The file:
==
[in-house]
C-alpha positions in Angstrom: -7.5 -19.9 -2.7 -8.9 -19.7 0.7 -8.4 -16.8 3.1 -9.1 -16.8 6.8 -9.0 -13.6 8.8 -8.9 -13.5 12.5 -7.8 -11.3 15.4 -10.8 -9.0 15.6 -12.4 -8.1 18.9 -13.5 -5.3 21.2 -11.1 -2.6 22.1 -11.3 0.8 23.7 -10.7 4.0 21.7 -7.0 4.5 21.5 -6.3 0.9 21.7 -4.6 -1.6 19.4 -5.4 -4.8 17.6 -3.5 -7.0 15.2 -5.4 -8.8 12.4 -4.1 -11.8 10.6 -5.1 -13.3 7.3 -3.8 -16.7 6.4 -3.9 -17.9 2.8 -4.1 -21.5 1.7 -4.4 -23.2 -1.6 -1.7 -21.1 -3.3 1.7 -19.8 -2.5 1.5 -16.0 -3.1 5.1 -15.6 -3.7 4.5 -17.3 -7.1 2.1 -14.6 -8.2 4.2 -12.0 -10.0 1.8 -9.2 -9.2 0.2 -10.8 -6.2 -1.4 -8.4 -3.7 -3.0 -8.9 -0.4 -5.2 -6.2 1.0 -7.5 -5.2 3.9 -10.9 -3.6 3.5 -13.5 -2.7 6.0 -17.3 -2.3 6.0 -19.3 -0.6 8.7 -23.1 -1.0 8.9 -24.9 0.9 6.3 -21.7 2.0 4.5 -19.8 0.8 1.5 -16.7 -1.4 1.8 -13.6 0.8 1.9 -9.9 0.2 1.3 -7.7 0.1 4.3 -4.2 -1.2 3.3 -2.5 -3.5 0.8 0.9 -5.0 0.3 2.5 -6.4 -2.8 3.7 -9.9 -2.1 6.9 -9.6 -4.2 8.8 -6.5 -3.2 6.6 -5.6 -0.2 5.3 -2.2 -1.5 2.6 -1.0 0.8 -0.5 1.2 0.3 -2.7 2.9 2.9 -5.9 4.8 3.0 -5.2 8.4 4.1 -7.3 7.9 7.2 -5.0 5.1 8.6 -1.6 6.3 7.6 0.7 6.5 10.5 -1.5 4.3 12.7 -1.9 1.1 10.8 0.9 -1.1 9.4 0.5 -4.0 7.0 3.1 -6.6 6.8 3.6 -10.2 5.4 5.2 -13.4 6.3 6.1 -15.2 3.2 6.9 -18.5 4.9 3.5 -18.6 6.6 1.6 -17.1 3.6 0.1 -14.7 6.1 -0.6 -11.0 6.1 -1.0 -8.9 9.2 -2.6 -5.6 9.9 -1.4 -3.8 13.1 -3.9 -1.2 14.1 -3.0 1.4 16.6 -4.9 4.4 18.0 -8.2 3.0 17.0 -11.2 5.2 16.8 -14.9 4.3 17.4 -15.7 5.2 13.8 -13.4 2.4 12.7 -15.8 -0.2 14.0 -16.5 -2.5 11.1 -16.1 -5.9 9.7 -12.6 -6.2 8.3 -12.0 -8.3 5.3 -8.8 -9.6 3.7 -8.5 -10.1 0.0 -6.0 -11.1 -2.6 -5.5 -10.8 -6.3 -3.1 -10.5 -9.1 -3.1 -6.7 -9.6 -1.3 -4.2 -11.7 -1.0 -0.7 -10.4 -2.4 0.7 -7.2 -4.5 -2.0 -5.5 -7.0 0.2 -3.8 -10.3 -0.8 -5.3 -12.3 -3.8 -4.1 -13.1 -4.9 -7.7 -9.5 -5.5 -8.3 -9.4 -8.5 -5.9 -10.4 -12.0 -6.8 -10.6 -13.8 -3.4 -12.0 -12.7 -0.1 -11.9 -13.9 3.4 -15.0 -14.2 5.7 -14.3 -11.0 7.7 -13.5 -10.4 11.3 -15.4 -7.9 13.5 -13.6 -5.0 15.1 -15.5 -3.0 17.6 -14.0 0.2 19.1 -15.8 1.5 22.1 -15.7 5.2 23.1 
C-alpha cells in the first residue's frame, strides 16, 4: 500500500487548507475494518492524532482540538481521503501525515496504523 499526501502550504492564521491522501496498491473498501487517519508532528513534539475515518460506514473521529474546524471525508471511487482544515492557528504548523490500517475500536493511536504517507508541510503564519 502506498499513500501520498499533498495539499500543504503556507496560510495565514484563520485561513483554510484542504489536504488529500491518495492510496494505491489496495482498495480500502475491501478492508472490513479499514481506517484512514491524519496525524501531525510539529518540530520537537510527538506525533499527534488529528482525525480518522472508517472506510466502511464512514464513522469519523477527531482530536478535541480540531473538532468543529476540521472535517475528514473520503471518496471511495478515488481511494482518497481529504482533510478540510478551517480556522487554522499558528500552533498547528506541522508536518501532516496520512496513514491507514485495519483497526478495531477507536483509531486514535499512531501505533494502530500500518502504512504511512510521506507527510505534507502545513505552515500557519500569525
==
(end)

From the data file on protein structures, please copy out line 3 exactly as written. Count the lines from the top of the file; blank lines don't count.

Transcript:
C-alpha cells in the first residue's frame, strides 16, 4: 500500500487548507475494518492524532482540538481521503501525515496504523 499526501502550504492564521491522501496498491473498501487517519508532528513534539475515518460506514473521529474546524471525508471511487482544515492557528504548523490500517475500536493511536504517507508541510503564519 502506498499513500501520498499533498495539499500543504503556507496560510495565514484563520485561513483554510484542504489536504488529500491518495492510496494505491489496495482498495480500502475491501478492508472490513479499514481506517484512514491524519496525524501531525510539529518540530520537537510527538506525533499527534488529528482525525480518522472508517472506510466502511464512514464513522469519523477527531482530536478535541480540531473538532468543529476540521472535517475528514473520503471518496471511495478515488481511494482518497481529504482533510478540510478551517480556522487554522499558528500552533498547528506541522508536518501532516496520512496513514491507514485495519483497526478495531477507536483509531486514535499512531501505533494502530500500518502504512504511512510521506507527510505534507502545513505552515500557519500569525